$12 million in grants to add housing for poor seniors

Randallstown, Reisterstown to gain 142 apartments

November 18, 1999|By Joan Jacobson | Joan Jacobson,SUN STAFF

At a time when Baltimore County has 2,500 low-income senior citizens waiting for affordable housing, the federal government announced $12 million in grants yesterday to develop two housing projects in Randallstown and Reisterstown for the elderly poor.

The money to build 142 apartments comes from the U.S. Department of Housing and Urban Development.

The Randallstown project, to be built with $6.4 million in grants at Liberty and Old Court roads, will accommodate 74 apartments for the elderly. It will be developed by Cooperative Services Inc. of Michigan.

The Reisterstown project for 68 apartments will be developed by Baltimore's Associated Catholic Charities with $5.8 million.

Both projects will accommodate senior citizens who can live independently.

During a telephone news conference at HUD yesterday, Fred Wood, general manager of Cooperative Services, said the Randallstown project is being developed in conjunction with Mount Olive United Methodist Church, which owns the land. Construction is expected to take 2 1/2 years.

Yesterday, Cooperative Services' development manager, Kim Yamasaki, said, "There is a tremendous low-income senior population in every part of the country. Baltimore County has a greater concentration than average."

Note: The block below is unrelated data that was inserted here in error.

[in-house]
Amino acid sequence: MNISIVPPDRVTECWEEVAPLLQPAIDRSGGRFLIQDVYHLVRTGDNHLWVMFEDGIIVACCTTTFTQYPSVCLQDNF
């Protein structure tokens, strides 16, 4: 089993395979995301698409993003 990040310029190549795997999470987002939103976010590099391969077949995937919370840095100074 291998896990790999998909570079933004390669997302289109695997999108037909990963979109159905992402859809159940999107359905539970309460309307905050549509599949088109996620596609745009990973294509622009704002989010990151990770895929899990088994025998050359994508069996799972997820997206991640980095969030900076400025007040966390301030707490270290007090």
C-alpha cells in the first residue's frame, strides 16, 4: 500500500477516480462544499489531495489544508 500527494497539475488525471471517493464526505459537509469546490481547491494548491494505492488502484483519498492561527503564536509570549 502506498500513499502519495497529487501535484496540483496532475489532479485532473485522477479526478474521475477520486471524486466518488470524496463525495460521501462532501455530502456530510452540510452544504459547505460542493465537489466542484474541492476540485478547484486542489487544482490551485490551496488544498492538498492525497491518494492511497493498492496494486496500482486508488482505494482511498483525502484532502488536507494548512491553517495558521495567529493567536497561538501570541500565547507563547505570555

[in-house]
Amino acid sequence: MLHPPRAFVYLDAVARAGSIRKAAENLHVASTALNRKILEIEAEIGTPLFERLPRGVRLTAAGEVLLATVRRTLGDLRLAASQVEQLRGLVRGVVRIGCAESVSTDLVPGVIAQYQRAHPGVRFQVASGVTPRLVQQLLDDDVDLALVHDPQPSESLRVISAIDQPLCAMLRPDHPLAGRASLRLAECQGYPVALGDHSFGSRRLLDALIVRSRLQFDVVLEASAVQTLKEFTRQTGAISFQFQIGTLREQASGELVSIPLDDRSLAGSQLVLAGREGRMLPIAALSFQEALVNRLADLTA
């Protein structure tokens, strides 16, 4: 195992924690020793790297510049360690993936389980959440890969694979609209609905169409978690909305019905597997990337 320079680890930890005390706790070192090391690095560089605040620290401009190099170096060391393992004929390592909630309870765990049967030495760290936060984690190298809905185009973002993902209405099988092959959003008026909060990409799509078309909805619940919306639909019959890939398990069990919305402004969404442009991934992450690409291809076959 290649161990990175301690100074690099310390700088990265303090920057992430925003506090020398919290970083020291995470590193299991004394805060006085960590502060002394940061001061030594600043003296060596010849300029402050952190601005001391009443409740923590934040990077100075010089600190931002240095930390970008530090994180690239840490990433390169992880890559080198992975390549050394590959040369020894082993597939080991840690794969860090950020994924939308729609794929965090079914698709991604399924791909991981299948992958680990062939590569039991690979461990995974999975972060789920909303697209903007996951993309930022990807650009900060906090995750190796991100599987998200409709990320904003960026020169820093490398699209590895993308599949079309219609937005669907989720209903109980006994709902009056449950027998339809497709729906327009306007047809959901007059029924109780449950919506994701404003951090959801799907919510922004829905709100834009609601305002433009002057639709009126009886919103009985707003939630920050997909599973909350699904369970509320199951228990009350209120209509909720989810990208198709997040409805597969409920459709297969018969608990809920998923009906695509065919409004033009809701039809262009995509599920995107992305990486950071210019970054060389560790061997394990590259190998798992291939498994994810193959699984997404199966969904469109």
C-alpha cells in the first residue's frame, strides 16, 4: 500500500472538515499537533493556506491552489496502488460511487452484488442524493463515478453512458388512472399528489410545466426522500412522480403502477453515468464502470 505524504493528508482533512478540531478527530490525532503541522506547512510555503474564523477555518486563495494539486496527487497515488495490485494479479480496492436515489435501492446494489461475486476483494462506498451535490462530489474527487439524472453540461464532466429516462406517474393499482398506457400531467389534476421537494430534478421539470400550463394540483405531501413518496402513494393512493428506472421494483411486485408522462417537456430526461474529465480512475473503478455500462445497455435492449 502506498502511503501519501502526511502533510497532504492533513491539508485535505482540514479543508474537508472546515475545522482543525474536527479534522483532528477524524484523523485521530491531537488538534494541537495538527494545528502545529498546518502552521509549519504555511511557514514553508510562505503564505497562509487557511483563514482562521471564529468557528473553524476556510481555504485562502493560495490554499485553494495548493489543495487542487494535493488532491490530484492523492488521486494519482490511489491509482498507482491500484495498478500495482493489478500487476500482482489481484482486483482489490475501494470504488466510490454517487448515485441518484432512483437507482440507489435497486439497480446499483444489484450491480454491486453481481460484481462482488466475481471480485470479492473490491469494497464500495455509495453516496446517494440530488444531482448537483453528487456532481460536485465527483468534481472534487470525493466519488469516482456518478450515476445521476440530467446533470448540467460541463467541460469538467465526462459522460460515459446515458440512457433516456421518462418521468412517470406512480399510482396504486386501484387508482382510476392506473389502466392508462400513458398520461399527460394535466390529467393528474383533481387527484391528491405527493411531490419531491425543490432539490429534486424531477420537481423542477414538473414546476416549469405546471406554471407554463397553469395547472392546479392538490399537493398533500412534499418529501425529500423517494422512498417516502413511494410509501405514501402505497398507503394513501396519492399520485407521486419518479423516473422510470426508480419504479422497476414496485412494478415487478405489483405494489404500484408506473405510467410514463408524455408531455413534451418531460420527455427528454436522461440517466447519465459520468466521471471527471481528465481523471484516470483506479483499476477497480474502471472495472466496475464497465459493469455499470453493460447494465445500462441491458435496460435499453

Dale McArdle, director of housing services for Associated Catholic Charities, said the Reisterstown project will be built adjacent to a Catholic Charities project under way for senior citizens. The first building, he said, received 100 applications for 72 units "without any advertising."

Tenants in the Catholic Charities project announced yesterday will pay 30 percent of their income for rent. McArdle said the average tenant will have an annual income of $10,000 to $11,000. The Reisterstown project is expected to be completed by spring 2001.

The great demand for affordable housing for the elderly will increase as the county's elderly population continues to grow, according to the county Department of Aging.

While 19 percent of the county population -- or 139,000 -- was older than 60 last year, the state projects that number will grow by 49 percent, to 207,000, by 2020, the department projects.

The shortage of affordable housing for poor seniors "is definitely a major problem," Stanley Roll, a member of the county's Commission on Aging, said yesterday.

If senior citizens have little money "and no family, it's a very serious situation," he said.

Baltimore Sun Articles
Please note the green-lined linked article text has been applied commercially without any involvement from our newsroom editors, reporters or any other editorial staff.